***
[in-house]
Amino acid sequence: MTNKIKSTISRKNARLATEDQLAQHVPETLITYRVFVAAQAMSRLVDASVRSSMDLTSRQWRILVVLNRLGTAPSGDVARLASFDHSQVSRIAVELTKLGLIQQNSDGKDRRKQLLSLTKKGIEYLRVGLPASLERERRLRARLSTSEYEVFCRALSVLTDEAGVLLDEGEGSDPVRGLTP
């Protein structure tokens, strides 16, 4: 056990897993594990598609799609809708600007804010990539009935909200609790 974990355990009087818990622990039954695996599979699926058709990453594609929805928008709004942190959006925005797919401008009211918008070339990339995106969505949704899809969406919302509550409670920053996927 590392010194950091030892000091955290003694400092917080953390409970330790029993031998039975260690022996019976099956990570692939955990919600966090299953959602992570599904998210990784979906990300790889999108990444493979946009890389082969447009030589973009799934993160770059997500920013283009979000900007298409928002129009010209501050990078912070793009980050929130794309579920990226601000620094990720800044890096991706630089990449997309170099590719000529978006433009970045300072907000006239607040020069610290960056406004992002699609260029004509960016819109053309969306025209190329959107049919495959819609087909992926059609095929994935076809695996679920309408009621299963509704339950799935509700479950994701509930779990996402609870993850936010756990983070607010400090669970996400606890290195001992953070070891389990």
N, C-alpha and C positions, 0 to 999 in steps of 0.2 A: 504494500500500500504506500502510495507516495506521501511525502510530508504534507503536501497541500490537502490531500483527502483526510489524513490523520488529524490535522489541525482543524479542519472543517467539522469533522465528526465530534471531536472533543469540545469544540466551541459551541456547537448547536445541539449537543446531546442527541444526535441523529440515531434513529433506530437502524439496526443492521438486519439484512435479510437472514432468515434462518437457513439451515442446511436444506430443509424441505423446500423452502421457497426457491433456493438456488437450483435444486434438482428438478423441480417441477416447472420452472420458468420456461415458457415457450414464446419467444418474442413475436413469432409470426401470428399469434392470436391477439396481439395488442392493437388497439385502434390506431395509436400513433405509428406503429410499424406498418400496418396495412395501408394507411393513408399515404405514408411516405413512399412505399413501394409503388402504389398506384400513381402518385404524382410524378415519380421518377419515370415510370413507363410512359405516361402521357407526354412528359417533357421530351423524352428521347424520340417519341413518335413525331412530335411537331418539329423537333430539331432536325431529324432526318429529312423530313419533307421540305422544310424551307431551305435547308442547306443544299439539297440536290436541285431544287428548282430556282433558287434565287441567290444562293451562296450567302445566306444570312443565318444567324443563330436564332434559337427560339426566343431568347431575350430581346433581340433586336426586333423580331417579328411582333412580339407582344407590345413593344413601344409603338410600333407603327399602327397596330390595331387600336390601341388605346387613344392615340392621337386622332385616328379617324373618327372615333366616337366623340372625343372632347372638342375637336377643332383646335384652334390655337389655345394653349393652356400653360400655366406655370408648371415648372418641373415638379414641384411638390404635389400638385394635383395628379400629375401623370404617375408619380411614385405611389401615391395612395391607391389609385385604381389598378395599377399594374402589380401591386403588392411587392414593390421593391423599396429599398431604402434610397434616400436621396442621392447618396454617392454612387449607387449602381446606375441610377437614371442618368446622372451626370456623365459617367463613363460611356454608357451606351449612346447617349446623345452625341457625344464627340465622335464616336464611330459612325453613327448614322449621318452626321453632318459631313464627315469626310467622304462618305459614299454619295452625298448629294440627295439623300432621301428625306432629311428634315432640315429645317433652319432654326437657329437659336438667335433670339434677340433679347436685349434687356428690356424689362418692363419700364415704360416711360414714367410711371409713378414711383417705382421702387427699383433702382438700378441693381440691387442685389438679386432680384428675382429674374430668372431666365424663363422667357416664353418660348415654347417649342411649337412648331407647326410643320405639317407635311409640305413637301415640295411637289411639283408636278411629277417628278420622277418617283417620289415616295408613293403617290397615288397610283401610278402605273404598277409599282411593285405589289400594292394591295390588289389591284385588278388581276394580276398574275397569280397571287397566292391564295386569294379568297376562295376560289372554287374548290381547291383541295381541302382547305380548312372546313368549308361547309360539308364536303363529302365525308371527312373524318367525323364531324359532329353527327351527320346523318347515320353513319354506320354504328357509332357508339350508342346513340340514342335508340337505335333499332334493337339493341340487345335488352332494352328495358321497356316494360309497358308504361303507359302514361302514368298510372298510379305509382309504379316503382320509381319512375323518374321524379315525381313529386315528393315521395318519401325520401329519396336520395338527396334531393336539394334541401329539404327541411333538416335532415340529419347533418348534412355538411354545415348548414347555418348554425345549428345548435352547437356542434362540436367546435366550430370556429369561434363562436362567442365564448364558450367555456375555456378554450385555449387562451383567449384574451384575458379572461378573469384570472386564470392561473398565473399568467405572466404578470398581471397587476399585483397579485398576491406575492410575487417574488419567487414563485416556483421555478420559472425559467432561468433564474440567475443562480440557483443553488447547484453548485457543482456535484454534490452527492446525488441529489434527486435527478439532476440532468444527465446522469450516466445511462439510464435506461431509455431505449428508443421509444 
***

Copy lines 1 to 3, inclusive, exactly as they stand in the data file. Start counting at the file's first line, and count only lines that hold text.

[in-house]
Amino acid sequence: MTNKIKSTISRKNARLATEDQLAQHVPETLITYRVFVAAQAMSRLVDASVRSSMDLTSRQWRILVVLNRLGTAPSGDVARLASFDHSQVSRIAVELTKLGLIQQNSDGKDRRKQLLSLTKKGIEYLRVGLPASLERERRLRARLSTSEYEVFCRALSVLTDEAGVLLDEGEGSDPVRGLTP
């Protein structure tokens, strides 16, 4: 056990897993594990598609799609809708600007804010990539009935909200609790 974990355990009087818990622990039954695996599979699926058709990453594609929805928008709004942190959006925005797919401008009211918008070339990339995106969505949704899809969406919302509550409670920053996927 590392010194950091030892000091955290003694400092917080953390409970330790029993031998039975260690022996019976099956990570692939955990919600966090299953959602992570599904998210990784979906990300790889999108990444493979946009890389082969447009030589973009799934993160770059997500920013283009979000900007298409928002129009010209501050990078912070793009980050929130794309579920990226601000620094990720800044890096991706630089990449997309170099590719000529978006433009970045300072907000006239607040020069610290960056406004992002699609260029004509960016819109053309969306025209190329959107049919495959819609087909992926059609095929994935076809695996679920309408009621299963509704339950799935509700479950994701509930779990996402609870993850936010756990983070607010400090669970996400606890290195001992953070070891389990």